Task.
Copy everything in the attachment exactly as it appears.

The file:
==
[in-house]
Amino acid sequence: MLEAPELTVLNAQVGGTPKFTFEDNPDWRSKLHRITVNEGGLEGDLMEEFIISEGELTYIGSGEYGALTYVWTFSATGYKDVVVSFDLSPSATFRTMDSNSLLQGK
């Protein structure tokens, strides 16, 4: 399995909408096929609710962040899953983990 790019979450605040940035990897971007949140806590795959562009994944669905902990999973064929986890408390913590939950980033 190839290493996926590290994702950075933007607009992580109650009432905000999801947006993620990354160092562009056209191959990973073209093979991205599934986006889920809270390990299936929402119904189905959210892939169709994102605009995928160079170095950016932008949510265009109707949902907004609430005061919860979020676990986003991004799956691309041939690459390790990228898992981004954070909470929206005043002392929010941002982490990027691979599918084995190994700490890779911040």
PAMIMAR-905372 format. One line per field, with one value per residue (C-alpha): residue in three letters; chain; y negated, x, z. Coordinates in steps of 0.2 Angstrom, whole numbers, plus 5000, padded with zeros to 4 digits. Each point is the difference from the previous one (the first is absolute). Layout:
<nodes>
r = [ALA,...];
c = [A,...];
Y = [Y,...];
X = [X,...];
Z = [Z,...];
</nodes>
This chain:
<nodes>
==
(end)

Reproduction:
[in-house]
Amino acid sequence: MLEAPELTVLNAQVGGTPKFTFEDNPDWRSKLHRITVNEGGLEGDLMEEFIISEGELTYIGSGEYGALTYVWTFSATGYKDVVVSFDLSPSATFRTMDSNSLLQGK
């Protein structure tokens, strides 16, 4: 399995909408096929609710962040899953983990 790019979450605040940035990897971007949140806590795959562009994944669905902990999973064929986890408390913590939950980033 190839290493996926590290994702950075933007607009992580109650009432905000999801947006993620990354160092562009056209191959990973073209093979991205599934986006889920809270390990299936929402119904189905959210892939169709994102605009995928160079170095950016932008949510265009109707949902907004609430005061919860979020676990986003991004799956691309041939690459390790990228898992981004954070909470929206005043002392929010941002982490990027691979599918084995190994700490890779911040």
PAMIMAR-905372 format. One line per field, with one value per residue (C-alpha): residue in three letters; chain; y negated, x, z. Coordinates in steps of 0.2 Angstrom, whole numbers, plus 5000, padded with zeros to 4 digits. Each point is the difference from the previous one (the first is absolute). Layout:
<nodes>
r = [ALA,...];
c = [A,...];
Y = [Y,...];
X = [X,...];
Z = [Z,...];
</nodes>
This chain:
<nodes>